2020 | Third Quarter Edition
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It is an exciting time to be part of the AIA Arkansas Chapter! As we see this year come to an end, I want to encourage everyone to remain positive about what the future holds for you, your profession and our chapter. We have remained optimistic through an otherwise uncertain time. Our future remains very bright. I have seen firsthand the level of energy embodied in your current leadership as well as those potential future leaders that I have had the pleasure of visiting with along the way. 

Many members, Allieds and guests had an opportunity in October to experience our first-ever Virtual Design Awards ceremony that was broadcast across the state and highlighted achievements of some of the most exceptional talent in the region. Patty Opitz, AIA, and her convention committee composed a wonderful tribute to honor design talent through amazing imagery and storytelling. We all joined in to celebrate a lifetime achievement for Marlon Blackwell, FAIA, and experienced the legacy his body of work has created. We experienced fresh new faces in our newly licensed individuals. We honored chapter award winners Adam Day, AIA – Emerging Professional Award, Carl Smith, Ph.D. – Award of Merit and Randy Palculict, AIA – Dick Savage Memorial Award. 

Our most recent Board of Directors meeting was filled with many potential changes for the future. I was encouraged to have the opportunity to engage with your board on long-term goals that will be realized over the next several years. October marked the beginning of our look towards the future by way of a strategic plan that will set goals for this chapter in the future. This effort will be highlighted at our retreat next year with President-Elect Jonathan Opitz, AIA, leading the charge and implementing a plan of action. The board unanimously voted to fill two leadership positions in Michelle McClaflin, AIA, serving as a representative on the Academic Facilities Review Board and Kiara Luers, AIA, serving as the 2021 Young Architect Regional Director. In addition, Katherine Lashley, AIA, presented an intriguing new initiative in the “2021 MERGE Program” for professional development through mentorship. 

Our chapter enjoyed an engaging (yet socially distanced) round of golf in Maumelle recently at our state AIA golf tournament. Eighteen teams of architects, design professionals, Allieds and guests teed up for a breath of fresh air on the banks of the Arkansas River. It was a great opportunity to see who has been working and who has been spending all of their time on the course.  
In closing, I would like to reinforce that this chapter remains as strong as ever and is poised to continue its ascent as a driving force in the region. Your chapter will close this year out in a financially stable position, in a position of authority to speak for and advocate for our future in this profession, and to continue our mission to develop, promote and sustain the practice and practitioners of architecture.

I would like to again sincerely thank our Board of Directors, our engaged membership who continue to serve this chapter, Brent Stevenson Associates and their leadership, and our Allied Members that support our efforts.

Thank you again for the opportunity to serve and represent this great chapter. God Bless!

Kyle Cook, AIA
2020 AIA Arkansas President
Brackett-Krennerich Architects
AIA Arkansas presented its chapter awards as part of this year's AIA Arkansas Design Awards held virtually on Oct. 22.
Dick Savage Memorial Award Presented to Randy Palculict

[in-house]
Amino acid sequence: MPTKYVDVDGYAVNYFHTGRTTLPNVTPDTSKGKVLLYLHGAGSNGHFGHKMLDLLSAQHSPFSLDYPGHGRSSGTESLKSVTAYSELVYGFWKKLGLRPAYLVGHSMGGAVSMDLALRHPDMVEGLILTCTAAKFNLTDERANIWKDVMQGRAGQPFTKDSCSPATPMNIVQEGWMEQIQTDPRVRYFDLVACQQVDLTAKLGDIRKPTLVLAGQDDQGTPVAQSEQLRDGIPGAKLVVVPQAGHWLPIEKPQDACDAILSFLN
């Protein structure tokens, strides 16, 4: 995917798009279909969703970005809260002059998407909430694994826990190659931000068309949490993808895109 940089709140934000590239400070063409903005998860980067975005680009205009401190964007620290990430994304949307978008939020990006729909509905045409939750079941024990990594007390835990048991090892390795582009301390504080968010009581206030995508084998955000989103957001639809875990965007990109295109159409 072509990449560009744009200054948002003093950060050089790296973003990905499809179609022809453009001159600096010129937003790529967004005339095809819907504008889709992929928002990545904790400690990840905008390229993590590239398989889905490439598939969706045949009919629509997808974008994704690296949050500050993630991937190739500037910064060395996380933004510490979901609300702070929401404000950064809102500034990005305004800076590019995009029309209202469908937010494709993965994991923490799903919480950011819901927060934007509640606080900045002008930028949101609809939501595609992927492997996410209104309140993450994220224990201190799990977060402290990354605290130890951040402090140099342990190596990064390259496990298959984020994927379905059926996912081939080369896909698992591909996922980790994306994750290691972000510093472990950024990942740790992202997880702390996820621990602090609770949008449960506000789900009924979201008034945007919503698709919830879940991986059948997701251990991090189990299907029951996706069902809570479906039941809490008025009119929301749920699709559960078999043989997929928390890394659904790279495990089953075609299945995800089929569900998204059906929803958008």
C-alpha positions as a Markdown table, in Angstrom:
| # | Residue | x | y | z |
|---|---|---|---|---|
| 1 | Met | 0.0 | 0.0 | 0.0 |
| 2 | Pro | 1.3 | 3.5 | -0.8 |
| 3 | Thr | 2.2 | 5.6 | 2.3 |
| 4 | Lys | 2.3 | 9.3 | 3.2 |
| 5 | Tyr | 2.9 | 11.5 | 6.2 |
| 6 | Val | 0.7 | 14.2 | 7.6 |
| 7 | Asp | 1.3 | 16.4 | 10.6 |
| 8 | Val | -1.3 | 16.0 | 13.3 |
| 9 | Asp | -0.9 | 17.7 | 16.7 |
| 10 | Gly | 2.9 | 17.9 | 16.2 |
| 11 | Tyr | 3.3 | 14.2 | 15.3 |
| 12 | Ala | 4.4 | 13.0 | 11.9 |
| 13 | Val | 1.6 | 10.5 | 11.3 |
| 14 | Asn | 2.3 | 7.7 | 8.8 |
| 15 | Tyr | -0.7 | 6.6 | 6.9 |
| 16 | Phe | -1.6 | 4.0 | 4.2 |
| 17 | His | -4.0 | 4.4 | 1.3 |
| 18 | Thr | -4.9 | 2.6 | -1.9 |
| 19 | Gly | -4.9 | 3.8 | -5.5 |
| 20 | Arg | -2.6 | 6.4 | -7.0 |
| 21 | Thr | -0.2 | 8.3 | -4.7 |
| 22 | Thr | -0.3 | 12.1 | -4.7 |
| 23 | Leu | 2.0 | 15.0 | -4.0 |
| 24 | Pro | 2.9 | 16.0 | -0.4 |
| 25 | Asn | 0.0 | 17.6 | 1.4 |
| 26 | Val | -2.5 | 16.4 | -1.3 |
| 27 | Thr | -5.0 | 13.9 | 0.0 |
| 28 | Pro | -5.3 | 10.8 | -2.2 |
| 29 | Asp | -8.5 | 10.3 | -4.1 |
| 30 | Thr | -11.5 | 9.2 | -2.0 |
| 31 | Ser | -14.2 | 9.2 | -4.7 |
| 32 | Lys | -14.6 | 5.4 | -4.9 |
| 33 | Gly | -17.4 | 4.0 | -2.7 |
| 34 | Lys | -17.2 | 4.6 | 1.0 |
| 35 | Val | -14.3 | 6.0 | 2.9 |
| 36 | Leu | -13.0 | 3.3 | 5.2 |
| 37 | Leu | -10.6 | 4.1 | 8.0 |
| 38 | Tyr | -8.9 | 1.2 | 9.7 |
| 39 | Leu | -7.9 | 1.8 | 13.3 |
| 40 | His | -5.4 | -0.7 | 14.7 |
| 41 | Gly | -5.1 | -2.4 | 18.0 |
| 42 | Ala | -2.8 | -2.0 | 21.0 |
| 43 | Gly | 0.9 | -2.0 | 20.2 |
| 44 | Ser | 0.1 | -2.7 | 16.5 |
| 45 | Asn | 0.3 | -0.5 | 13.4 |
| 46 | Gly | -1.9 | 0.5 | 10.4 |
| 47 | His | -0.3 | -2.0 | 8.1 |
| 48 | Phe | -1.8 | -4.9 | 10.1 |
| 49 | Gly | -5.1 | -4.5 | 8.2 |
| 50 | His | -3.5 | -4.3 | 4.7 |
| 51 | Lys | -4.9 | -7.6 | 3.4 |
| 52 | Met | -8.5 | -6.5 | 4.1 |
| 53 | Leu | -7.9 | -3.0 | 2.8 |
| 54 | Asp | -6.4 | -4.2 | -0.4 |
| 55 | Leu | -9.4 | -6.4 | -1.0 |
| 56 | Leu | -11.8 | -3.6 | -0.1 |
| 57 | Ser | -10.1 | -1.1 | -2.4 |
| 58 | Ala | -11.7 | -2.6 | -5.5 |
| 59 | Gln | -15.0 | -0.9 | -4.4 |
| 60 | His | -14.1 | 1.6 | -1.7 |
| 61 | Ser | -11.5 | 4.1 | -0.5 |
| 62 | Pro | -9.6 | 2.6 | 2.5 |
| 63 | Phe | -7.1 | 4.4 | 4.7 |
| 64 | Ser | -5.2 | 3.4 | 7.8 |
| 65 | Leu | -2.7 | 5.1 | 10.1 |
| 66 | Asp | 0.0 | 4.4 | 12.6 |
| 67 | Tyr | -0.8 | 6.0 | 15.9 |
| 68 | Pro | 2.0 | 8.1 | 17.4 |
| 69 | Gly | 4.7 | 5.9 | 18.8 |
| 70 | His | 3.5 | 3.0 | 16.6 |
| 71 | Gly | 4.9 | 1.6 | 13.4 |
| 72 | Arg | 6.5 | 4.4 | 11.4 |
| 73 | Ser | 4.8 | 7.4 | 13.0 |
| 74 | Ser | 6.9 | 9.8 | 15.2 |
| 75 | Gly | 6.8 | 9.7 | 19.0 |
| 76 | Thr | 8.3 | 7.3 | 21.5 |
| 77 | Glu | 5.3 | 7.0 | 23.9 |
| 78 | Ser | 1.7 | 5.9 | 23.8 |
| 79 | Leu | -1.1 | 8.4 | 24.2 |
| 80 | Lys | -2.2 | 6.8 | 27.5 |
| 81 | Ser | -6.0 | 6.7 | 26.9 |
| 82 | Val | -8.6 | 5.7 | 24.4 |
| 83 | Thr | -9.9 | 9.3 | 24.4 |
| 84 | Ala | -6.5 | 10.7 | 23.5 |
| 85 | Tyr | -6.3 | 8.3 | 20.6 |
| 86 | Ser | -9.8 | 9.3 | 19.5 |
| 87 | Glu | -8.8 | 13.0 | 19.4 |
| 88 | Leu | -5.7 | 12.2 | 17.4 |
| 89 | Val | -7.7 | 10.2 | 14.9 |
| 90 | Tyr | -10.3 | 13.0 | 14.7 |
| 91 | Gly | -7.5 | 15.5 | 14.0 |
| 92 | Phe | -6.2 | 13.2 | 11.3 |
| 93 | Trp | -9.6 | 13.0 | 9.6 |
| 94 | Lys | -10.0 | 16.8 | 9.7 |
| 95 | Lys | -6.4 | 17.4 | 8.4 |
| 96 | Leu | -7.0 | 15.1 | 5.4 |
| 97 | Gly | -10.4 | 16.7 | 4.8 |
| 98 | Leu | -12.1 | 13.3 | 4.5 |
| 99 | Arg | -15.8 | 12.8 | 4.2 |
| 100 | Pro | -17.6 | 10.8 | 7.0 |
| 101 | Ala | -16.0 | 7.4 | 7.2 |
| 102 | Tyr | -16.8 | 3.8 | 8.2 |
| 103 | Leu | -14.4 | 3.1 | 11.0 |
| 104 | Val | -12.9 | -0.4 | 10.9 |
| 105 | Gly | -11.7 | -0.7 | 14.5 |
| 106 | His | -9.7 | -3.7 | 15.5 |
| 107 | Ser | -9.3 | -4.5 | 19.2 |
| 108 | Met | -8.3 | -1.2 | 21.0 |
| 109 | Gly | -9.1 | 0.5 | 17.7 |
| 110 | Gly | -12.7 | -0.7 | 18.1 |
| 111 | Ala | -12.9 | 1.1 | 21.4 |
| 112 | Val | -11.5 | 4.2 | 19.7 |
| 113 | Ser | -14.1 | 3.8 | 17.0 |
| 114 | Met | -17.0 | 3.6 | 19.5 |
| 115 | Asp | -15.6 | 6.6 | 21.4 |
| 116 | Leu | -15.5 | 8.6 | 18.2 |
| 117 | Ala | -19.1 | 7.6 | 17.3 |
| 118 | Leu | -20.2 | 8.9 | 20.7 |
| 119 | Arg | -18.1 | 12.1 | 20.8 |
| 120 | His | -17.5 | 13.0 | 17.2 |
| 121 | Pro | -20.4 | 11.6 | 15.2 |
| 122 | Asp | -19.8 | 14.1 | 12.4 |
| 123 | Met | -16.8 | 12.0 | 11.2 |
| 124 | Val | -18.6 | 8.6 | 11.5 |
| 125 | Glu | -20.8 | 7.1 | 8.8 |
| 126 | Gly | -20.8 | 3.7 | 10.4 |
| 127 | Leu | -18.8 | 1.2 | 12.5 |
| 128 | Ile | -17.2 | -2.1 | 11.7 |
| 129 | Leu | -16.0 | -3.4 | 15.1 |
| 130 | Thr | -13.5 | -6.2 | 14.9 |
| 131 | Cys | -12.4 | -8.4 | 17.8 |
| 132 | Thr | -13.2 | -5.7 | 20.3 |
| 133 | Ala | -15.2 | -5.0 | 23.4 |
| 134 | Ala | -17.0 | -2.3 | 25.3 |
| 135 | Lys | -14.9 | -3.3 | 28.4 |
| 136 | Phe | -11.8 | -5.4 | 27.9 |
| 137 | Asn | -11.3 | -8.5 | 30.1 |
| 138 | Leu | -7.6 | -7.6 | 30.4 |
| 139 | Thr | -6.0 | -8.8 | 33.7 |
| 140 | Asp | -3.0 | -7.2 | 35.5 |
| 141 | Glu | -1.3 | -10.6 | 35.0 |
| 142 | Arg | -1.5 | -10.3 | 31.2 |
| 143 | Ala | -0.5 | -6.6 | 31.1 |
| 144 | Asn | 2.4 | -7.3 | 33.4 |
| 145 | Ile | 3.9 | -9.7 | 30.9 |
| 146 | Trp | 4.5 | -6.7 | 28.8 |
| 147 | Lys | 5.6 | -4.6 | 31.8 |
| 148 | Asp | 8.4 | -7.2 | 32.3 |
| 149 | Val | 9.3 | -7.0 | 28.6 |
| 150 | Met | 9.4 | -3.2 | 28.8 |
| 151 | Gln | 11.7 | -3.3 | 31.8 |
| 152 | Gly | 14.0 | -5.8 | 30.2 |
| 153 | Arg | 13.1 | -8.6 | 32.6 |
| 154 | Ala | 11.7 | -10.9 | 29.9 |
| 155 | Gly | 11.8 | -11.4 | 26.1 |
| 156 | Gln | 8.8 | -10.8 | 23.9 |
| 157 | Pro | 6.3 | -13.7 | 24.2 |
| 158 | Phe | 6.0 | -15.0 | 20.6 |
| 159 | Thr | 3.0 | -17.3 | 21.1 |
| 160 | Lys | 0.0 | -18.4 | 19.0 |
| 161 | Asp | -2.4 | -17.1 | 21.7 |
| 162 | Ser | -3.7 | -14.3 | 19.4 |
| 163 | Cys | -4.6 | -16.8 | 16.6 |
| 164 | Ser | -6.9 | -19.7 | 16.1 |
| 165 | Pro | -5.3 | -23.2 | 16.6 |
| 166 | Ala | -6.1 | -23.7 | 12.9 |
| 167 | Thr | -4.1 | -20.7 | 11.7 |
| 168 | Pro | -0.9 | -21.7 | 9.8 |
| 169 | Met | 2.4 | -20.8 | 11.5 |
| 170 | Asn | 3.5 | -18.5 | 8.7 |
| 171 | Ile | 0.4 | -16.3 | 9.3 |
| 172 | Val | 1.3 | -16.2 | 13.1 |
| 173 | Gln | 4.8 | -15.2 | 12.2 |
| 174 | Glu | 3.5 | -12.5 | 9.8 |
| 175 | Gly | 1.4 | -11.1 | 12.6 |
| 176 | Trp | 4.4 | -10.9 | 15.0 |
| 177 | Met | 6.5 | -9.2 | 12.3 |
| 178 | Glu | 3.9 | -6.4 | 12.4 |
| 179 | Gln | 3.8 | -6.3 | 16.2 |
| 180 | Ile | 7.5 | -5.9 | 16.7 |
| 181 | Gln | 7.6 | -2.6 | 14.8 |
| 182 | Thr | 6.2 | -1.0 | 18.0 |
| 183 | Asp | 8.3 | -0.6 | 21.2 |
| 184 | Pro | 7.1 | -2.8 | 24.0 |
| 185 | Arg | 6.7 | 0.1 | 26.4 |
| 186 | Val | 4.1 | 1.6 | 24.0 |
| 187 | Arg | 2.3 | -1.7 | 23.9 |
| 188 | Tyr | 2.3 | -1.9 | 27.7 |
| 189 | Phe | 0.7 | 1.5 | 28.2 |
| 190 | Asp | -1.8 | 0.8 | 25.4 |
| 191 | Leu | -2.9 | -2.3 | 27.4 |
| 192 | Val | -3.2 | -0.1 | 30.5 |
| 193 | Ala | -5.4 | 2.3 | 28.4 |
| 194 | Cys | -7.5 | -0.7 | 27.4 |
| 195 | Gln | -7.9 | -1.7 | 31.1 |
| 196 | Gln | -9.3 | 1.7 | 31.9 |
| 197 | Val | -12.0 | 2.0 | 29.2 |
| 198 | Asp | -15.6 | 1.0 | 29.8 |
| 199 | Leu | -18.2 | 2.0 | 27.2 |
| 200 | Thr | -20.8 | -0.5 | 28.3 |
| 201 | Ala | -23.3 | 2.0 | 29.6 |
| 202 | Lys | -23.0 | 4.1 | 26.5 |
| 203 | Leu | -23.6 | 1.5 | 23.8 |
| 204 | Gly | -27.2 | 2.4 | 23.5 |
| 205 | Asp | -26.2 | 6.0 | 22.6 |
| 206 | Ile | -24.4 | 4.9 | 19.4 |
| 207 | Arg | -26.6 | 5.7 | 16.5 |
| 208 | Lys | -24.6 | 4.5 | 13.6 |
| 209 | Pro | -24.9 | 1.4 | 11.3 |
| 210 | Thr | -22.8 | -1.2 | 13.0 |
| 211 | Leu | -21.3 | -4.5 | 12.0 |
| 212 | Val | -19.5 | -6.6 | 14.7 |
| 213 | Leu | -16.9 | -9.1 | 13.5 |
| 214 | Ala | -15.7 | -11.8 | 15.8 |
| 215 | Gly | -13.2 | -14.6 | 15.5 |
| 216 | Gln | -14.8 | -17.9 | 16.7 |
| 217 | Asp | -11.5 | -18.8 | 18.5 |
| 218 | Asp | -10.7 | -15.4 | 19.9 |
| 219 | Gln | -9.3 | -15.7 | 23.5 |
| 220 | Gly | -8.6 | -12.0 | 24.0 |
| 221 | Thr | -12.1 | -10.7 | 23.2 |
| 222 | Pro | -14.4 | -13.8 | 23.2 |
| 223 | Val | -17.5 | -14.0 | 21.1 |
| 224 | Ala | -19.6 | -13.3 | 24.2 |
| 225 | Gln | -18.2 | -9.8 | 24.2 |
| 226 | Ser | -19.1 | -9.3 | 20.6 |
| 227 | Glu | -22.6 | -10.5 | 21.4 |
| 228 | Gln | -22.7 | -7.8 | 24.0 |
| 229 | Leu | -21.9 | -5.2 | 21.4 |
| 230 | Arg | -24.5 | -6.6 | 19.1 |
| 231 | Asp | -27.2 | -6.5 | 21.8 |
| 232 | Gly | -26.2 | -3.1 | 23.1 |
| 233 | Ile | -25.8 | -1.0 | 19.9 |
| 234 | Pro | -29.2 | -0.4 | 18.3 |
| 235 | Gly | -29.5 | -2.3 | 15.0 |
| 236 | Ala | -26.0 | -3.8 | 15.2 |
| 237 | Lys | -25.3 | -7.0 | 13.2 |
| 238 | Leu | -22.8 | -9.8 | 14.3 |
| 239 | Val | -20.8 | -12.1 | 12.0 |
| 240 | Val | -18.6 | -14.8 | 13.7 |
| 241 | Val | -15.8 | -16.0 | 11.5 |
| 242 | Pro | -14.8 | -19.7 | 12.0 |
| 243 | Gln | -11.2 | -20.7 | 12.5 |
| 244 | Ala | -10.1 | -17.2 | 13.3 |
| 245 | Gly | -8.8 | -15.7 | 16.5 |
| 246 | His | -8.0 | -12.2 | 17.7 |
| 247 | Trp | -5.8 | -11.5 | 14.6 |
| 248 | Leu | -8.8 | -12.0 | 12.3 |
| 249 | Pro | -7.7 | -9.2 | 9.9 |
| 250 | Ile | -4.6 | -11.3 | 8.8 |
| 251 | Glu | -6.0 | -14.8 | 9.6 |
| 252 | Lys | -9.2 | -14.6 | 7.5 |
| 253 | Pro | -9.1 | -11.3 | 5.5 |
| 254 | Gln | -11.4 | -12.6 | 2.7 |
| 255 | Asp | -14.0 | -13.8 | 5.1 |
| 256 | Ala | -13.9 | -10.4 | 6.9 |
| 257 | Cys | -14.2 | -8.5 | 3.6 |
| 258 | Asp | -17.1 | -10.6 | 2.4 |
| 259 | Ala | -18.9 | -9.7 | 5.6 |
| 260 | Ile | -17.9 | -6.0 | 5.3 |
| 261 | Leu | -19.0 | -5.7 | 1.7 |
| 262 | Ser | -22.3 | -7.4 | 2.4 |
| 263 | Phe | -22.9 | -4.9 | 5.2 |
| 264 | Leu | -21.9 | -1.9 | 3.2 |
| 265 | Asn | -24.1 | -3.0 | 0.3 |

Randy Palculict, AIA, Vice President of  Jackson Brown Palculict Architects received the Dick Savage Memorial Award. This award is given to recognize a member of the Arkansas Chapter who has made notable, significant contributions to AIA Arkansas and the profession.

Randy has served AIA – and the profession at large – since entering practice nearly 20 years ago. His service to the chapter includes 10 consecutive years on the AIA Arkansas Board of Directors from 2009 to 2019. He was President in 2018. Randy’s service to the profession and community include co-founding the Emerging Green Builders, volunteer work for Arkansas Children’s Hospital Foundation, volunteering for the Architecture and Design Network and membership on numerous AIA Arkansas committees. He is currently serving as Secretary on the STEM Coalition Board of Directors. 
Emerging Professional Award Given to Adam Day
Adam Day, AIA, a partner at AMR Architects, was awarded the Emerging Professional Award. This award recognizes a new professional who has expanded the role of the architect through civic participation and professional mentorship, thereby representing the goals of AIA to a larger audience.

Adam is a partner at AMR Architects and holds a Bachelor’s in Architecture from the University of Arkansas. His career has taken him from Fayetteville to Fort Smith to Chicago and he now calls Little Rock home. He joined AMR in 2014 and became the managing partner of design and technology in 2016, implementing strategies within the firm that seek to create better value for clients and elevating design in the firm. In addition to his career, he has proven himself to be a result-driven leader serving on the AIA State Board, the AIA Emerging Professionals Committee and the AIA Arkansas Convention Committee. He is also the creator and producer of one of the AIA Arkansas Convention signature events for the past five years, the Emerging Professionals Pecha Kucha Night. 
Award of Merit Goes To Dr. Carl Smith
Dr. Carl Smith, a professor of landscape architecture at the Fay Jones School of Architecture & Design at the University of Arkansas at Fayetteville, was awarded the Award of Merit. This award recognizes an individual, public official, member of any allied profession, public agency or company that has contributed to the dignity and value of the architectural profession.